Get moving, get fit with civilian fitness program

by Marisa Novobilski 21st Theater Sustainment Command Public Affairs
Events like the German- American 5K are one way that civilians can get moving and get fit. Courtesy photo by Brandon Beach
Events like the German-
American 5K are one way that civilians can get moving and get fit. Courtesy photo by Brandon Beach

For three hours during the work week, Brandon Beach ties on his running shoes and hits the trails near Panzer Kaserne.He’s training to run a trail marathon mid-May, and he needs as much time as possible to get ready.

Physical fitness is important to Beach, who’s also a husband, father and full-time Army civilian at the 21st Theater Sustainment Command. The Army Civilian Fitness Program makes it possible for him to train for the race and still have time to meet his work and family needs.

“The Army Civilian Fitness Program is great. It allows me to train for races and gets me out of the office for a few hours each week,” Beach, who likes to run in conjunction with his lunch breaks, said. “When I get back to my desk, I am refreshed, focused and ready to tackle my work assignments. I feel so much more productive after a run.”

The Army CFP2 is designed to encourage civilian employees to improve their health and fitness through formal physical exercise training and other wellness activity.

Army Regulation 600-63, Army Health Promotion, authorizes commanders and supervisors to approve up to three hours of administrative leave per week, allowing employees to participate in physical exercise training, monitoring and education for up to six months in duration. The goal is to raise awareness and knowledge of healthy lifestyle choices and the positive effect these play on workplace productivity.

Just as Soldiers need to be fit to fight, Army civilians need to be healthy in order to be productive members of the work team.

“By encouraging civilians to focus on fitness, health and wellness, we can develop leaders of the future,” said Erika Turner, the Comprehensive Soldier Family and Fitness Program manager for the 21st TSC. “A healthy workforce is a productive workforce. We encourage civilians to work with their supervisors to use the Civilian Fitness Program benefit. Even just three hours a week can make a difference.”

Though Army regulations authorize up to three hours a week to pursue physical fitness activity, Turner often hears a variety of excuses as to why a person is unable to participate. One often heard excuse is that the civilian workload is too high to leave time for a person to pursue health and wellness during the duty day.

This, Turner said, is a myth. Supervisor support for the program across the Army is strong, and there are no excuses for a person to ignore the opportunity. “Supervisors and employees can work together to create a fitness plan,” she said. “The plan can become a part of the employee’s Individual Development Plan. We encourage the widest participation in the program and are available to help employees and supervisors at all levels.”

Physical health and fitness for civilians is part of the 21st TSC’s Ready and Resilient Campaign policy. The R2C focuses on building strong leaders, Soldiers, civilians, families and communities by promoting well-being and executing safety and risk reduction programs, a significant part of the Army CFP2.

Effective time management plays an important role. There are opportunities to be more efficient in the workplace, thereby freeing up time for civilians to pursue personal health improvement. Civilians need to seek these efficiencies in the workplace to make time for health.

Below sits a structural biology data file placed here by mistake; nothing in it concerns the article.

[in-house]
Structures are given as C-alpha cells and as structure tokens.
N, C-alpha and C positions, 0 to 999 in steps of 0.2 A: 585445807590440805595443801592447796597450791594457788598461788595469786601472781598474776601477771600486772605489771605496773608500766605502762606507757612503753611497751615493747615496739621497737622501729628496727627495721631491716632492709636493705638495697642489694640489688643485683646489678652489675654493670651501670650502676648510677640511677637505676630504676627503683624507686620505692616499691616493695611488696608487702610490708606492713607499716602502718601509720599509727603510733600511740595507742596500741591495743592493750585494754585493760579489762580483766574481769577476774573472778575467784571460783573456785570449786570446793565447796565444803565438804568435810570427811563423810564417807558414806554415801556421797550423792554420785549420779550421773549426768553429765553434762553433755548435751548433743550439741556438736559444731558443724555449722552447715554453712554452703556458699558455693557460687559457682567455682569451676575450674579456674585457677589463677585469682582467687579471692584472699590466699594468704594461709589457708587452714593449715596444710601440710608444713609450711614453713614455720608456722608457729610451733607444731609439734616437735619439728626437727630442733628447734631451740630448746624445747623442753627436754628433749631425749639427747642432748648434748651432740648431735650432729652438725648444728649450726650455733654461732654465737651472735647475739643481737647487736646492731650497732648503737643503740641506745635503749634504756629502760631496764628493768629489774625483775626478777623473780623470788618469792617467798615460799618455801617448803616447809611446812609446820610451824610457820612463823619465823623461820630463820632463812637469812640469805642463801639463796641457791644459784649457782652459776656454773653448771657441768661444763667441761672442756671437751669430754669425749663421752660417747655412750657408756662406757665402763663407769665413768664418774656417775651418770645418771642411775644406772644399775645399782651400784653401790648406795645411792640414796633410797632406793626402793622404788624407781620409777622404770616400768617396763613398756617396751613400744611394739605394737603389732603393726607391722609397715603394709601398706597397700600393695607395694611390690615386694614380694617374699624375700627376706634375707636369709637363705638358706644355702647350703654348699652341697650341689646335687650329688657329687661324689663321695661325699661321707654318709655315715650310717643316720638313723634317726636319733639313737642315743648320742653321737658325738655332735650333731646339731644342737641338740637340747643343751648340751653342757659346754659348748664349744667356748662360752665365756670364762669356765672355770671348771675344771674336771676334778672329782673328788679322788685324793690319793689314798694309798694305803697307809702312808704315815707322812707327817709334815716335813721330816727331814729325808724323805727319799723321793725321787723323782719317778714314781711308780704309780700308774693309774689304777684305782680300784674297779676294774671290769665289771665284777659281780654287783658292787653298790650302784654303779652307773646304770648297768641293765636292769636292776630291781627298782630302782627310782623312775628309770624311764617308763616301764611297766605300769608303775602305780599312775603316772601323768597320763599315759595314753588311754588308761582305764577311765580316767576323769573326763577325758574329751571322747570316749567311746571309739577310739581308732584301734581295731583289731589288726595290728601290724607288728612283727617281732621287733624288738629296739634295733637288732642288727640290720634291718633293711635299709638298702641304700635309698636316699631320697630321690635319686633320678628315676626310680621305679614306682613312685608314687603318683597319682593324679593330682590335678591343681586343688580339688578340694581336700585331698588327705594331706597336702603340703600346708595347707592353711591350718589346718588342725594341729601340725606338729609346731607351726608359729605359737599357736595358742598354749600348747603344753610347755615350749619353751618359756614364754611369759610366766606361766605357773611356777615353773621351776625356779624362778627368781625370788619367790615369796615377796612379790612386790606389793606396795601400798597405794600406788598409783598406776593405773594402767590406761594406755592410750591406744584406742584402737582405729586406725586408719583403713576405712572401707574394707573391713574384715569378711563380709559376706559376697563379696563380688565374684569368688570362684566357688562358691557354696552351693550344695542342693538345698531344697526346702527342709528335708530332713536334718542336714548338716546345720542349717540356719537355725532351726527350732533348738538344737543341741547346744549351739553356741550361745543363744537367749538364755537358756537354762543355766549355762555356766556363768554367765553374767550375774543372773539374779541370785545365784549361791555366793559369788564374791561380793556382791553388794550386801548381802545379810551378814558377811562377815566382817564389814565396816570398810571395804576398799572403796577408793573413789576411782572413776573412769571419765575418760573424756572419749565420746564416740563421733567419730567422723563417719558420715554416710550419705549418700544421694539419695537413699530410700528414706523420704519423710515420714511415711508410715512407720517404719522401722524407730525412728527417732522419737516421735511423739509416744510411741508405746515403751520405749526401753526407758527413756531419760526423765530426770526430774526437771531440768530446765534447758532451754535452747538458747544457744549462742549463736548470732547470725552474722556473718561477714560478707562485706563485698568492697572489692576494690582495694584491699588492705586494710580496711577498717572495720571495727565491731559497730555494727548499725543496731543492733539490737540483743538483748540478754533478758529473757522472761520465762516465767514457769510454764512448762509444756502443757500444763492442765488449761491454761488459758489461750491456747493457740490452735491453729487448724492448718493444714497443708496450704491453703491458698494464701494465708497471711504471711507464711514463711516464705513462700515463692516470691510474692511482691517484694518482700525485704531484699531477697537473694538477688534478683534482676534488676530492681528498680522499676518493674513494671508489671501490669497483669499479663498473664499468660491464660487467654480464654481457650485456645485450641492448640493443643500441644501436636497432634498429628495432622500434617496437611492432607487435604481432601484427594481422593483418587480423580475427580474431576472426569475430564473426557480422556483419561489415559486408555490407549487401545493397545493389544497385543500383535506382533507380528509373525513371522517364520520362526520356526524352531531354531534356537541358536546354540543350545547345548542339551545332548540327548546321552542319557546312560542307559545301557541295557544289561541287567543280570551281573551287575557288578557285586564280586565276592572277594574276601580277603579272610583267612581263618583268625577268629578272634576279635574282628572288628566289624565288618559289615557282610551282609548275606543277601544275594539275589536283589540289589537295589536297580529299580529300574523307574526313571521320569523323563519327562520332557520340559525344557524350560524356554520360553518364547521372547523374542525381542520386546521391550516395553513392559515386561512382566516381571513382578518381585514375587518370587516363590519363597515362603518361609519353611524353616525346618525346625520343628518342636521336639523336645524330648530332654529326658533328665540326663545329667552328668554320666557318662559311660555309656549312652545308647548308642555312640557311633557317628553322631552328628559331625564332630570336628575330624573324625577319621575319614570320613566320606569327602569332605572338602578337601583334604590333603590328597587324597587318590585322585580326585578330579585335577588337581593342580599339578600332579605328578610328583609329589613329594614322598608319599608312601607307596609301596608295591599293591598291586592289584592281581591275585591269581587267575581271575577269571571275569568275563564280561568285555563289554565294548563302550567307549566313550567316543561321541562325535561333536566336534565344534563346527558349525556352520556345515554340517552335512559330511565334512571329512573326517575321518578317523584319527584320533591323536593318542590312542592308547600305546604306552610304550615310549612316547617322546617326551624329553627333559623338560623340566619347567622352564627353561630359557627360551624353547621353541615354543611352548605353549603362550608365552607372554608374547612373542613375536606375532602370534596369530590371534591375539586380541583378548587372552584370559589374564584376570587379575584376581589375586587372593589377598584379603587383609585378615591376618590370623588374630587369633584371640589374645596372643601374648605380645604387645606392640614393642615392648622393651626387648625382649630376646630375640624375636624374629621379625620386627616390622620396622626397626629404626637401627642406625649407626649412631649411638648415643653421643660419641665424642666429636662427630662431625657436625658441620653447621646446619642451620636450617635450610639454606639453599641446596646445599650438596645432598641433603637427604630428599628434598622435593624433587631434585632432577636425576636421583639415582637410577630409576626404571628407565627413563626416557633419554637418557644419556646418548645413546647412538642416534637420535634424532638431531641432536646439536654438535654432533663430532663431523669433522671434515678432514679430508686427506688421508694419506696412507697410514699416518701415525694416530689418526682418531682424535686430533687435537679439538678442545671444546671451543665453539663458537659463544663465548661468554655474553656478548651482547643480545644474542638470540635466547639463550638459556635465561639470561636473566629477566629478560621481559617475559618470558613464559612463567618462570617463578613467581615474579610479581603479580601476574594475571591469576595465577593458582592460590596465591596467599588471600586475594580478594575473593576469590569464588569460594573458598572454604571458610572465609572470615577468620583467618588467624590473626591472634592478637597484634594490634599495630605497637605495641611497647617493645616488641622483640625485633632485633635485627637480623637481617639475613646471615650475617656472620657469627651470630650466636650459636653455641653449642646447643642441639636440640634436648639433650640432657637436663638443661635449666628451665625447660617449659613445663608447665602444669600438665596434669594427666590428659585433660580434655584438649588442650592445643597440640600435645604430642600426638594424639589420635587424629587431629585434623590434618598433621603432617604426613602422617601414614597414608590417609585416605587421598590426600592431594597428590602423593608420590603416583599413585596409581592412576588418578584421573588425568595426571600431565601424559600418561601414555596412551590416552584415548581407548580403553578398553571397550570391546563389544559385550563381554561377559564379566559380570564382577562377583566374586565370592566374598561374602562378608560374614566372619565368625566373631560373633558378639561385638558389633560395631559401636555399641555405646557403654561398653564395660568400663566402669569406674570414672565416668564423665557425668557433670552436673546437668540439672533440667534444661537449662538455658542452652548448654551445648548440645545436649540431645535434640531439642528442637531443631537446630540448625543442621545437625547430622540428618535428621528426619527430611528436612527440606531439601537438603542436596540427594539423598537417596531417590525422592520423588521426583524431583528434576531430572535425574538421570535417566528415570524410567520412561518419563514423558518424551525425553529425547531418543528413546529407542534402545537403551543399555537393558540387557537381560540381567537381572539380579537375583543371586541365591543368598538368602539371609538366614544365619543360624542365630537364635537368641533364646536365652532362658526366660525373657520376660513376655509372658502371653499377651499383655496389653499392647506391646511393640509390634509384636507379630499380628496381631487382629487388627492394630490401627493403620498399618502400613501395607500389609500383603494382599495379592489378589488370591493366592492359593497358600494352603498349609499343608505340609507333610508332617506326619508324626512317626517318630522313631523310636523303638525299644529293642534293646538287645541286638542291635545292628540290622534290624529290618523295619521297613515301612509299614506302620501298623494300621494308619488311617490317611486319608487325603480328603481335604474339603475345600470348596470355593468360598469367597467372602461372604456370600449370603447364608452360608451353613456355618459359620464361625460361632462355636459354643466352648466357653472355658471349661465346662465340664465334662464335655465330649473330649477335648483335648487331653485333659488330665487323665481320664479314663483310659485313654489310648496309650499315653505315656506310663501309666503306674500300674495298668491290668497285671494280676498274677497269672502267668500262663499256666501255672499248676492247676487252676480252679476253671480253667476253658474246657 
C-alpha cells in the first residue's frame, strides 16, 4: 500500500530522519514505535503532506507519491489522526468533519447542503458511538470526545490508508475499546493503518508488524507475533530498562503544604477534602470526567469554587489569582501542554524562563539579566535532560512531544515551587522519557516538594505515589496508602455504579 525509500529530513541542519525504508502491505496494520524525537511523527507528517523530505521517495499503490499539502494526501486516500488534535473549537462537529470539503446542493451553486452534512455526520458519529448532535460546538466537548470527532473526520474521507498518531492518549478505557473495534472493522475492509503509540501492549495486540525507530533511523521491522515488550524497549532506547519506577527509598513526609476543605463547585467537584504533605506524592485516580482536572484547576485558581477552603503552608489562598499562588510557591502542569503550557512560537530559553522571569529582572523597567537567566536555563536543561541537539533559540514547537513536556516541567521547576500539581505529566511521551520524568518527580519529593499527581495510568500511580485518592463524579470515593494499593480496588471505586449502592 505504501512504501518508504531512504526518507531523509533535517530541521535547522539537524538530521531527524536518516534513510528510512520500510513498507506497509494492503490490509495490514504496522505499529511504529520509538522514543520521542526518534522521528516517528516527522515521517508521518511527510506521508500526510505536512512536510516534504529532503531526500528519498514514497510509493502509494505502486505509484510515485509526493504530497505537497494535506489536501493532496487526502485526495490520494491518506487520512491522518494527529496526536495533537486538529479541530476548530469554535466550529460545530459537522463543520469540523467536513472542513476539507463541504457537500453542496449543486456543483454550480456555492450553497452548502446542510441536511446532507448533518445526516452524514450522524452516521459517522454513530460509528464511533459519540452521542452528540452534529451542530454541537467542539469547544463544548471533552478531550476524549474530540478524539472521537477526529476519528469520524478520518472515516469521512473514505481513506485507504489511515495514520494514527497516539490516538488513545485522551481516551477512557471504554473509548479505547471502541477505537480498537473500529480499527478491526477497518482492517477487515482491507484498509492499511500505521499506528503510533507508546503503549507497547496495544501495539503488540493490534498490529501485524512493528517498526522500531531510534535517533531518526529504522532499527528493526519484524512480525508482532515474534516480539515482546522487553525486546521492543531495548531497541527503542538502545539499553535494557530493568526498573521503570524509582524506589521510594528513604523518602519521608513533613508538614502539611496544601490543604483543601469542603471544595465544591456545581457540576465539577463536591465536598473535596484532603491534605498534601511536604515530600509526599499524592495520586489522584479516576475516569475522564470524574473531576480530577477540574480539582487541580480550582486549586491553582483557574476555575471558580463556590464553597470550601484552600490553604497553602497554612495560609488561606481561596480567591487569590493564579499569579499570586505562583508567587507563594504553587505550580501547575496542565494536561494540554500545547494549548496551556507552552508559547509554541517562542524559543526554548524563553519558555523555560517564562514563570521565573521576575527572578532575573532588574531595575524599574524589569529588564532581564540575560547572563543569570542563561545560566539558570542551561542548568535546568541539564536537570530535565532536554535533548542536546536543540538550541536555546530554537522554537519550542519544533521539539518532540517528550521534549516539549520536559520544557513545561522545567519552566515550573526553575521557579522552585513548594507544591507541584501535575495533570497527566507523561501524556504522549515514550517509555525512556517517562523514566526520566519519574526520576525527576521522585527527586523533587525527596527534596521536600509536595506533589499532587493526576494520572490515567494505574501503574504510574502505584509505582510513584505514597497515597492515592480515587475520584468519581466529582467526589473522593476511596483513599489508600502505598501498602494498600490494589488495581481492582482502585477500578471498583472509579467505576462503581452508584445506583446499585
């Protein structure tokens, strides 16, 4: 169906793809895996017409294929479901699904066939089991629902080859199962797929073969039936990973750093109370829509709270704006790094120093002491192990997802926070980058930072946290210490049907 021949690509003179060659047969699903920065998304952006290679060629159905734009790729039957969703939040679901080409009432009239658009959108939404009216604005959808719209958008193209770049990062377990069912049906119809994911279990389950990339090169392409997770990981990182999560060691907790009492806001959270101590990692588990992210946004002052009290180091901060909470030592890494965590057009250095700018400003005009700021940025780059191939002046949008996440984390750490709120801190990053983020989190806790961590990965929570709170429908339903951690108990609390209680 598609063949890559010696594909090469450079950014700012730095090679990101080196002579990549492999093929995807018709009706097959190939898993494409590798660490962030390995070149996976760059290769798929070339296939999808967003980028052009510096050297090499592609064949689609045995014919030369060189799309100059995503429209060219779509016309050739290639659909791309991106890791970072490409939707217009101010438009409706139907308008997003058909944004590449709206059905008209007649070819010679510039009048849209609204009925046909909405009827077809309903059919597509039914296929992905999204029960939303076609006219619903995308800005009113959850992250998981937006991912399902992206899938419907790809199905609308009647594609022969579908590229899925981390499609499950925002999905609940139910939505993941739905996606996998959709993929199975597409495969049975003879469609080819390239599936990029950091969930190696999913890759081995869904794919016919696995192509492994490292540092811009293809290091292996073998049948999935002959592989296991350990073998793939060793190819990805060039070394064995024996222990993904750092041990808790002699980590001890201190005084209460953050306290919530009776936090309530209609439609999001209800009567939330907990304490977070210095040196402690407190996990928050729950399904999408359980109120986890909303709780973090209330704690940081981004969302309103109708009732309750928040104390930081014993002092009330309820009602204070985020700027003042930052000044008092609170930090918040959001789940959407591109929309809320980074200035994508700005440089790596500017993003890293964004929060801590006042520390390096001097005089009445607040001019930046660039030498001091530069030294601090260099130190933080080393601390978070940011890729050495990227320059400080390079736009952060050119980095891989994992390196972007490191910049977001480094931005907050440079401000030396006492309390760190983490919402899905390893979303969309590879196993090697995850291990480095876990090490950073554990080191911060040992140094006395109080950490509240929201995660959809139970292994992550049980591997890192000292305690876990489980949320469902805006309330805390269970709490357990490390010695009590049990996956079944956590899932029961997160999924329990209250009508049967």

Another common excuse many individuals give for not participating in the Army Civilian Fitness Program is a lack of appropriate facilities and equipment to pursue activities.

However, in the KMC there are on-post fitness facilities throughout the region that are open to active-duty military, retirees, dependents and all other military ID cardholders. Some provide 24/7 access to accommodate even the most demanding schedules.

Other civilians say that a lack of knowledge of safe training techniques and how to develop a fitness plan prevent them from pursuing participation in the fitness program. Nevertheless, fitness experts are available at the fitness and wellness centers to help both novice and experienced individuals develop a training plan, with a focus on proper techniques and ways to exercise safely.

A visit to the Army’s Comprehensive Soldier and Family fitness website, is another way that civilians can become more confident and educated about health and fitness.

“We encourage our civilians to visit the CSF2 site,” Turner said. “It’s a holistic online environment that can really help a person optimize the benefits of the Army Civilian Fitness Program and learn what changes are needed to live a healthier life.”

A visit to the site may also encourage civilians who think they do not need to improve health and fitness because they work a desk job, where fitness doesn’t matter, to get on board with the program. By logging into Army Fit and taking the new Global Assessment Tool, GAT 2.0, civilians can get a baseline measurement of their current health and learn ways to improve it.

Comprehensive fitness doesn’t just improve physical shape. According to the CSF2 site, the Army CSF2 has been shown to help boost morale, improve health and fitness, and increase productivity in the workplace. Research by the U.S. Army Center for Health Promotion and Preventive Medicine has also shown that encouraging healthy lifestyles enhances individual well-being and health, readiness, war fighting ability and work  performance.

“Positive health habits lead to a healthy workforce,” Turner said. “The stronger you are health-wise, the better you are able to lead and perform.”

A healthy, productive Army team of the future can only be built through dedicated well-being activities today.